Bill George from Harvard Business School stresses that implementation of change requires a clear vision, in-depth understanding of the organization's responsibilities and capabilities, courage, and adaptability of organizational culture. To succeed, an organization needs to have all of the above. Otherwise, the change will most probably not achieve its desired effect. If you are still not convinced, let us take a look at the organizations that have digitized their processes and procedures as they had always been, and now they are complaining that digitization has only brought additional costs and problems. Although they demonstrated courage and adaptability, their vision was obviously lacking or they simply did not have enough courage to make the real change, which is to remove the anachronisms hidden in their processes and practices and optimize their business operations to be better suited to the needs and expectations of customers in the Digital Age.
Poor customer experience resulting from untapped digital potential
It is clear that effective and straightforward digital customer operations are becoming a key competitive advantage. In order to ensure excellent customer experience, we need to unlock the full potential of the digital and upgrade the optimization and digitalization of business processes with IT system connectivity, comprehensive data management and exchange, user-friendly e-signatures, and secure e-storage of documents, to only name a few main components of digital operations.
Only 17% of companies in Slovenia have a business strategy for the digital transformation of company's operations.
Source: SURS, 2021
While striving to tap into our potential, we should not forget about compliance. Even though the apparent (!) agility of digital operations and compliance might seem to be on opposing sides, we should bear in mind that customer trust, in particular during deployment of new digital business models, is based on compliance.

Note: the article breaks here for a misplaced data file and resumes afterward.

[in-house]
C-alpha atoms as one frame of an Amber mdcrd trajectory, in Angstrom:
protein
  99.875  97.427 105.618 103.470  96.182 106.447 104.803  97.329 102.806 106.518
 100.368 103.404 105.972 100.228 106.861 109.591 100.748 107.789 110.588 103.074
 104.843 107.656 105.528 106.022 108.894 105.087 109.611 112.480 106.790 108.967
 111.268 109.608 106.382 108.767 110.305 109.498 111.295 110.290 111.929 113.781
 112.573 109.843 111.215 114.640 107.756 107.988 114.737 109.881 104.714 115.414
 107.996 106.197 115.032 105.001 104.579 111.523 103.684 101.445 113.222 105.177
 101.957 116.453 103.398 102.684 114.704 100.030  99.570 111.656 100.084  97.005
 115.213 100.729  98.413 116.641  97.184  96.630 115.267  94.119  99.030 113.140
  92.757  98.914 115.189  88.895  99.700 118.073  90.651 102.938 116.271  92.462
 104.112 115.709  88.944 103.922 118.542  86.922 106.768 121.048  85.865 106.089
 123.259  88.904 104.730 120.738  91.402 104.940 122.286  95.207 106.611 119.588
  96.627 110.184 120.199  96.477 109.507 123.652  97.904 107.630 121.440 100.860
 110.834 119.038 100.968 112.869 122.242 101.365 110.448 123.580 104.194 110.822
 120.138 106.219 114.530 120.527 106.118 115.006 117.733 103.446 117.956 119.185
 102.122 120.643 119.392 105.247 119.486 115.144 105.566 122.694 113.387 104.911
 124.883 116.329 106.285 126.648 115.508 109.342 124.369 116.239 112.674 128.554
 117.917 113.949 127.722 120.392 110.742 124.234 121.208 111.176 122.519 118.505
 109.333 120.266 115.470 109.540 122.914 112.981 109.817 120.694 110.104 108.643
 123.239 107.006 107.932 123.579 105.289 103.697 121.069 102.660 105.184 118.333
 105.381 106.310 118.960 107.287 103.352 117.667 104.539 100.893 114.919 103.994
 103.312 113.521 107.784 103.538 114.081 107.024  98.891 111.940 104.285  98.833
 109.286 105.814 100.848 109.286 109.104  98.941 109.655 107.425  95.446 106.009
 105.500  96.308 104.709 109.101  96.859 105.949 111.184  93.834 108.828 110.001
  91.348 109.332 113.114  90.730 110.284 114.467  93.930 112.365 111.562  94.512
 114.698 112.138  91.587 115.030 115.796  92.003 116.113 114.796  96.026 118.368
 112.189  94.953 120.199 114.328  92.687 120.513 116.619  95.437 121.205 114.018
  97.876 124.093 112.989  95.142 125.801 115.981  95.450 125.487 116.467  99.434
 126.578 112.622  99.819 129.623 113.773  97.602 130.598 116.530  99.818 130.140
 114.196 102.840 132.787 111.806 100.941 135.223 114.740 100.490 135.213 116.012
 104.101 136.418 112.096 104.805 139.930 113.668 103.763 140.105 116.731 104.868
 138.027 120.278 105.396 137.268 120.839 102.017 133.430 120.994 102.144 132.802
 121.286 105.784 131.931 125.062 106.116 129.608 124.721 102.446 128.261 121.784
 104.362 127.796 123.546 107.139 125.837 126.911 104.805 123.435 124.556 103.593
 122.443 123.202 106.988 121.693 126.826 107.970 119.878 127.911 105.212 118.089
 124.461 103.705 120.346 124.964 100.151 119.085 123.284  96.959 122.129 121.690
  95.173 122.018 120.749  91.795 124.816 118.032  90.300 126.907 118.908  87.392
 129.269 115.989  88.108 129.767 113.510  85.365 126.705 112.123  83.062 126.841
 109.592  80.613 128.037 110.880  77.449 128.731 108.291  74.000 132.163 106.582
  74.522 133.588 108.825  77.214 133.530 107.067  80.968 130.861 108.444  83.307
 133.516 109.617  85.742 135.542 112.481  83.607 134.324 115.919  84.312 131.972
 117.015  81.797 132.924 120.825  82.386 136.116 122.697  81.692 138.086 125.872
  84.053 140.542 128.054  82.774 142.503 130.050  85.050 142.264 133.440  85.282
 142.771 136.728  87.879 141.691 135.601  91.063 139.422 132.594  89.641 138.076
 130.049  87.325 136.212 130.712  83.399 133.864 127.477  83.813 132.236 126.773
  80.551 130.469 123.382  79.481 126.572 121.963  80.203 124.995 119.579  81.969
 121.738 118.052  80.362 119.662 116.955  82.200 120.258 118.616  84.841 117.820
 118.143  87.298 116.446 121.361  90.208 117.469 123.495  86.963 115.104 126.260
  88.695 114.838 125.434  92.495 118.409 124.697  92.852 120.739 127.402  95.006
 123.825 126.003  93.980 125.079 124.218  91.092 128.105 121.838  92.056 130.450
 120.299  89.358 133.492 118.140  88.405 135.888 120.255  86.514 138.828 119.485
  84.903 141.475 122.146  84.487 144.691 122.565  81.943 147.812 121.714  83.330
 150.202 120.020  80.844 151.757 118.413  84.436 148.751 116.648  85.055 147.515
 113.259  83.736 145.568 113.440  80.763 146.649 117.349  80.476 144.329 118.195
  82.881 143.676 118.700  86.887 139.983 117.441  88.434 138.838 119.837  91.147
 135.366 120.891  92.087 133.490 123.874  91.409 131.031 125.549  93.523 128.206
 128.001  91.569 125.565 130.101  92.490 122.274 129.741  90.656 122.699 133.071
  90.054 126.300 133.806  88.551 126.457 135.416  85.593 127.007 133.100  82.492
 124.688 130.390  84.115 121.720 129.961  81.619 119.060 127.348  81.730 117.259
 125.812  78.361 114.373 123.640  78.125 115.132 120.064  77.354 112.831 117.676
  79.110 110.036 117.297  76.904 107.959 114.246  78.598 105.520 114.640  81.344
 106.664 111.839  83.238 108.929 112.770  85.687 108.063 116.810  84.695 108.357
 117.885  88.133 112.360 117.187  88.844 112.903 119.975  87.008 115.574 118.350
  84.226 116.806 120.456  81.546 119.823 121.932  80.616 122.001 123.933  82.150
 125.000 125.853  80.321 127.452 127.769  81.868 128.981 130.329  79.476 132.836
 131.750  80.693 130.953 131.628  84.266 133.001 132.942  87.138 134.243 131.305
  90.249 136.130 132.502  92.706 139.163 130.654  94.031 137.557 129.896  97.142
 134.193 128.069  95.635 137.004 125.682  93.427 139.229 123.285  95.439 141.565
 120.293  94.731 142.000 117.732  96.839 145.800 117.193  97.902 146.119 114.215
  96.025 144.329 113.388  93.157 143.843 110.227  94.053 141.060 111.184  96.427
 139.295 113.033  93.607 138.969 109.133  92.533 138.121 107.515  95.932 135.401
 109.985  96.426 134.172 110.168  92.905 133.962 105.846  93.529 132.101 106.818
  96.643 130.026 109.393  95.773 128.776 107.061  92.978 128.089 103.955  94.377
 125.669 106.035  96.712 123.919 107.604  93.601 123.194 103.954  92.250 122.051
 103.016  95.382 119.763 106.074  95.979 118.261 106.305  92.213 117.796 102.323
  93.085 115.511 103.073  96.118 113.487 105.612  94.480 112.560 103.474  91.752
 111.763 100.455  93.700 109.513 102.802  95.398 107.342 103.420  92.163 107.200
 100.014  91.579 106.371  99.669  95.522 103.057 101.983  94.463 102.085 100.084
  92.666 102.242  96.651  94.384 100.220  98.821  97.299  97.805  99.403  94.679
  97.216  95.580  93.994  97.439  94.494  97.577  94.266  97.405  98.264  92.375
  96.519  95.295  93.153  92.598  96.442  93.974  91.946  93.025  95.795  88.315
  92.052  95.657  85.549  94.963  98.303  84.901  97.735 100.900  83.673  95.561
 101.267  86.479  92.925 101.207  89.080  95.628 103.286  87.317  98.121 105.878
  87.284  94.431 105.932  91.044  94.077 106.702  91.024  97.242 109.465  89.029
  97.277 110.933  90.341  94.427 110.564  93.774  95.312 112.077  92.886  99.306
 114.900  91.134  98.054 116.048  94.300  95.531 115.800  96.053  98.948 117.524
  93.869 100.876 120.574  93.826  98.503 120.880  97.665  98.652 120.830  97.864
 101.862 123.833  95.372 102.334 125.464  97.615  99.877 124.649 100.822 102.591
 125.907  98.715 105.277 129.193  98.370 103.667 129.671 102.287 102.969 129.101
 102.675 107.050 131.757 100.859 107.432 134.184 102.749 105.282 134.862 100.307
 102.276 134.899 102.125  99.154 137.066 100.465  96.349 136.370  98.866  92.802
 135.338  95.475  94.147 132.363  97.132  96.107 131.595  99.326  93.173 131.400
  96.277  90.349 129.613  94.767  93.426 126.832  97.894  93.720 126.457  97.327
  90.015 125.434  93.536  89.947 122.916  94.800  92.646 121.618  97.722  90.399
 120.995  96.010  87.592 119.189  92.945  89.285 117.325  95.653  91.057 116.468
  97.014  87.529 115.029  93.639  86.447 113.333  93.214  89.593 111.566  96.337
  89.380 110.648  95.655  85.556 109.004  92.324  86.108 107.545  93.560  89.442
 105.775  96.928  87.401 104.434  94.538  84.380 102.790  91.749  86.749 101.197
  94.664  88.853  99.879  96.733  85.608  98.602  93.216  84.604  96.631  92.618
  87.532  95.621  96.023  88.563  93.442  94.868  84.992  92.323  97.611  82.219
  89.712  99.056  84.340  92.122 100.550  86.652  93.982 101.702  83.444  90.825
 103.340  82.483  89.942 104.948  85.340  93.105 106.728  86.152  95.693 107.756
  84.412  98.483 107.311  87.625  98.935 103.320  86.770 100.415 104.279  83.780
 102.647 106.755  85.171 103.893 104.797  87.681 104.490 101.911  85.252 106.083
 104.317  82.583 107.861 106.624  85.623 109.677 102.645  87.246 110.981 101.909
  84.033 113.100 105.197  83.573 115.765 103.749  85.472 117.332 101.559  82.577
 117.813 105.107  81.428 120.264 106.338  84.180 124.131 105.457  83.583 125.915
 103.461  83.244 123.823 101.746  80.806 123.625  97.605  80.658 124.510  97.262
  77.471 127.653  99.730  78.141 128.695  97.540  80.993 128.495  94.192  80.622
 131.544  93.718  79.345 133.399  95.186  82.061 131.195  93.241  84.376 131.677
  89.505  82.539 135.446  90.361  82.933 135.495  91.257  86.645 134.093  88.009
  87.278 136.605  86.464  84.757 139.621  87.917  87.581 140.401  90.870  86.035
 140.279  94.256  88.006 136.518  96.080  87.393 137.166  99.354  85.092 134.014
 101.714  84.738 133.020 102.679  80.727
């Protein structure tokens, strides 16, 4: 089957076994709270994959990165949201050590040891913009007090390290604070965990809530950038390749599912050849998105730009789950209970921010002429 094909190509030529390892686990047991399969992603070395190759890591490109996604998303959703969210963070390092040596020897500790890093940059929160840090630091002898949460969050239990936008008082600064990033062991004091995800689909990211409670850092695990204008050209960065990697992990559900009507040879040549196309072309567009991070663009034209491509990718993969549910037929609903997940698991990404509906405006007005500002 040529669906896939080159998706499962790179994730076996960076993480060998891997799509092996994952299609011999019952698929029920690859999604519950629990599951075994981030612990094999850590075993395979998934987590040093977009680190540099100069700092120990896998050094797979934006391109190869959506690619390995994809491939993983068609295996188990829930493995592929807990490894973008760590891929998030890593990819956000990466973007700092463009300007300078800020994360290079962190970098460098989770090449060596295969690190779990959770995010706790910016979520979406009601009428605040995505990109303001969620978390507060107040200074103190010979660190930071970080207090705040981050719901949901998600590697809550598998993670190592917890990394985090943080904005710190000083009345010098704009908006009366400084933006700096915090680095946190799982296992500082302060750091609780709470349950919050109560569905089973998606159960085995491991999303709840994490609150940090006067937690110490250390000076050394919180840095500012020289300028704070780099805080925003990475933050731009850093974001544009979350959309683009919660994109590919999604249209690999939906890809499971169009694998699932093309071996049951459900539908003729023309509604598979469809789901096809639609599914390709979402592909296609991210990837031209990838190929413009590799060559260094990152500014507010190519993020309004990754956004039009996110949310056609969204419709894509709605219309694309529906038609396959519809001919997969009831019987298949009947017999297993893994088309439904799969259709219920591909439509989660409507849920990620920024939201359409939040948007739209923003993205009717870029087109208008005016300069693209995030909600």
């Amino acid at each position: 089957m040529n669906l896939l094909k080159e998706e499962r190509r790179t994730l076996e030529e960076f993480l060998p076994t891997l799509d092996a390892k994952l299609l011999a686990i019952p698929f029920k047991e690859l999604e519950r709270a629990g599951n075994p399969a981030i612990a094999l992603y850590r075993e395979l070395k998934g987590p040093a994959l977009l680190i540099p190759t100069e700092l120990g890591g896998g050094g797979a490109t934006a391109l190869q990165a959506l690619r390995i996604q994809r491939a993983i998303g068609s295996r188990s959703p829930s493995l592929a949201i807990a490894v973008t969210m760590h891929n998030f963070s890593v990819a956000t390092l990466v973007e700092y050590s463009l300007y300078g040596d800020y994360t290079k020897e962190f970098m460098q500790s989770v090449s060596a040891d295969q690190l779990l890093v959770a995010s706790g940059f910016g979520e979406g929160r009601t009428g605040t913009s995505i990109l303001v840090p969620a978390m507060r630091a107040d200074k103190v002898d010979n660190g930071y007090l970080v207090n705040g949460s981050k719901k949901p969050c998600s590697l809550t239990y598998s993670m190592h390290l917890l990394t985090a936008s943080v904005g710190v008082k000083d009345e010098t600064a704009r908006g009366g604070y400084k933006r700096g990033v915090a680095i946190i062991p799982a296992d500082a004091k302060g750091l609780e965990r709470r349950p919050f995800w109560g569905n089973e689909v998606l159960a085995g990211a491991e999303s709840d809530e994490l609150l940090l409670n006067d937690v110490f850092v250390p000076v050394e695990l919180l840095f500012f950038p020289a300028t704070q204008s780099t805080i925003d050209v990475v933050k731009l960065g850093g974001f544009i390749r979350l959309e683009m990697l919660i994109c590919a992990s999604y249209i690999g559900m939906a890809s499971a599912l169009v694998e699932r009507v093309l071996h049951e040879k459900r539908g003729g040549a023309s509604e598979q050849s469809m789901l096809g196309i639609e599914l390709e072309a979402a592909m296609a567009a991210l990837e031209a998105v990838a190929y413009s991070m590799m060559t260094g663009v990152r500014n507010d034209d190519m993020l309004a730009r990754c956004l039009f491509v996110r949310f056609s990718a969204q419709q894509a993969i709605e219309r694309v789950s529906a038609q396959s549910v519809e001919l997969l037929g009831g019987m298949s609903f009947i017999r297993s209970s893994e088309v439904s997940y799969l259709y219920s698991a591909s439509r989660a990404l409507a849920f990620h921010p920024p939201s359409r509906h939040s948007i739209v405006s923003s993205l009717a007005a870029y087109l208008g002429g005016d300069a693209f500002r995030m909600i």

Empty promises of digital transformation or just a fear of change?
The key to unlocking the transformative potential of digitalization lies in the optimization of business practices and offerings to be aligned with the new digital reality. The road to that goal is paved with challenges but we should not let fear get the better of us, or else we are risking a business collapse.
Finally, and most importantly: actions that were reasonable or only possible in the world of paper documents can easily be done differently in the digital environment, so they are more efficient and more user-friendly. This applies to internal digitalization, where the focus is on resolving the information chaos, improving operational efficiency and ensuring digital compliance, as well as to external digitalization, which is focused on continuous improvement of customer experience and adapting business processes to the challenges of digital transformation. And no initials, please!